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No keys? No problem. August Smart Locks are coming to Apple stores

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A startup hardware company is finally ready to sell its smart locks with a little help from Apple. After receiving more than 60,000 pre-orders after announcing its product in May 2013, the electronic locks from a company called August will now be available at the Apple Store and website.

The August Smart Lock operates with a smartphone Bluetooth technology, and an iOS and Android app that allows the owner to virtually open and lock their door automatically.

Those who don't feel safe giving keys to house guests, babysitters, dog walkers and the like, can track who is coming and leaving their house in a logbook featured in the app.

Owners can give three levels of access for guests who have a set of these virtual keys: always, reoccurring on set times and days, and temporary key access for a limited timeframe. Guests simply download the app, and they too can automatically unlock your front door.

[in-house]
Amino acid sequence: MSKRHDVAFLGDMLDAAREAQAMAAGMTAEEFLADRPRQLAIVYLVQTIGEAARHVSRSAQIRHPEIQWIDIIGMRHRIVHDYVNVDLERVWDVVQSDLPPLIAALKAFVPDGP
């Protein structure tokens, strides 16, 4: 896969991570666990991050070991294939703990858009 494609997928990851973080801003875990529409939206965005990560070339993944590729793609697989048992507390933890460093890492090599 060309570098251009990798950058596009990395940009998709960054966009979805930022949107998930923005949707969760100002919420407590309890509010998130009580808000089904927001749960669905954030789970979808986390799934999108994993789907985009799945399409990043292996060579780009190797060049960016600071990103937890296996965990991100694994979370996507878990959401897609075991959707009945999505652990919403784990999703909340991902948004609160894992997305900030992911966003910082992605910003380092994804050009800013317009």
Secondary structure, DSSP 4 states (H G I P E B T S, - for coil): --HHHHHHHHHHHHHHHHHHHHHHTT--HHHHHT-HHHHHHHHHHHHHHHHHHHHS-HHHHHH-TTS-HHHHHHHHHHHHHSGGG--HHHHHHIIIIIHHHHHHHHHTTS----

"A lot of single guys and girls are like, This is perfect— a one-time key,'" says co-founder Yves Béha.

The Smart Lock uses four AA batteries that can last up to a full year before needing to be replaced. Competing with other lock gadgets, August's smart lock takes only 10 minutes to easily install. The lock fits over the existing deadbolt lock, which eliminates users having to replace their current lock and deal with complex installation and rewiring.

"There are a lot of services coming to your home now," says Béhar, who is known for designing the Jawbone UP24 and the smart lock's aluminum exterior.

In June, Apple announced HomeKit, its new platform to integrate smart technologies and its iOS system. This means HomeKit could be used to let August Smart Lock users remotely lock and unlock their doors using their iPhone or iPad.

"There are these little devices that are beautiful and magical in what they do," Silicon Valley entrepreneur and August co-founder Jason Johnson says. "As a retailer, Apple has recognized that."

Though many users are saying that the smart lock is not very useful and is perhaps only worth it for people with a disposable income. Farhad Manjoo of the New York Times states that you cannot log on to the app to check if your door is locked if you're more than few feet away from your door. This seems to be a major oversight, seeing as the "did I look my door?" question plagues most people pretty often.    

The smart lock will be sold at Apple stores for a retail price of $249.

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